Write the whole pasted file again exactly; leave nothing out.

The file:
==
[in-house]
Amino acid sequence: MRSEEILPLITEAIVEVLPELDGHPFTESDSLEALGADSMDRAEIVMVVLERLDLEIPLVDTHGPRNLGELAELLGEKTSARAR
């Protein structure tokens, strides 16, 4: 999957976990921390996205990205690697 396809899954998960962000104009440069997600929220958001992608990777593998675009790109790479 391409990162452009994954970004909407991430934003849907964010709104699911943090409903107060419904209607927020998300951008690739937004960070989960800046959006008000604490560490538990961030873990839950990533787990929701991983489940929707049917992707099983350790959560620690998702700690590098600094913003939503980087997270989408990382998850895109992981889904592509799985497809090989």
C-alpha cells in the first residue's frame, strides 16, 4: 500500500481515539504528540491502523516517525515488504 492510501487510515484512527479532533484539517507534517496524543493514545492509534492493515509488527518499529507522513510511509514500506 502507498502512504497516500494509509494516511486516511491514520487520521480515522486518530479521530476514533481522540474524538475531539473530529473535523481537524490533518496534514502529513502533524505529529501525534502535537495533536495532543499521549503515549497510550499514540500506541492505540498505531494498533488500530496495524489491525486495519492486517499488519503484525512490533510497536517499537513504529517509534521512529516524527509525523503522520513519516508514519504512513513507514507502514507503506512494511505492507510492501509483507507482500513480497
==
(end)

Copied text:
[in-house]
Amino acid sequence: MRSEEILPLITEAIVEVLPELDGHPFTESDSLEALGADSMDRAEIVMVVLERLDLEIPLVDTHGPRNLGELAELLGEKTSARAR
């Protein structure tokens, strides 16, 4: 999957976990921390996205990205690697 396809899954998960962000104009440069997600929220958001992608990777593998675009790109790479 391409990162452009994954970004909407991430934003849907964010709104699911943090409903107060419904209607927020998300951008690739937004960070989960800046959006008000604490560490538990961030873990839950990533787990929701991983489940929707049917992707099983350790959560620690998702700690590098600094913003939503980087997270989408990382998850895109992981889904592509799985497809090989």
C-alpha cells in the first residue's frame, strides 16, 4: 500500500481515539504528540491502523516517525515488504 492510501487510515484512527479532533484539517507534517496524543493514545492509534492493515509488527518499529507522513510511509514500506 502507498502512504497516500494509509494516511486516511491514520487520521480515522486518530479521530476514533481522540474524538475531539473530529473535523481537524490533518496534514502529513502533524505529529501525534502535537495533536495532543499521549503515549497510550499514540500506541492505540498505531494498533488500530496495524489491525486495519492486517499488519503484525512490533510497536517499537513504529517509534521512529516524527509525523503522520513519516508514519504512513513507514507502514507503506512494511505492507510492501509483507507482500513480497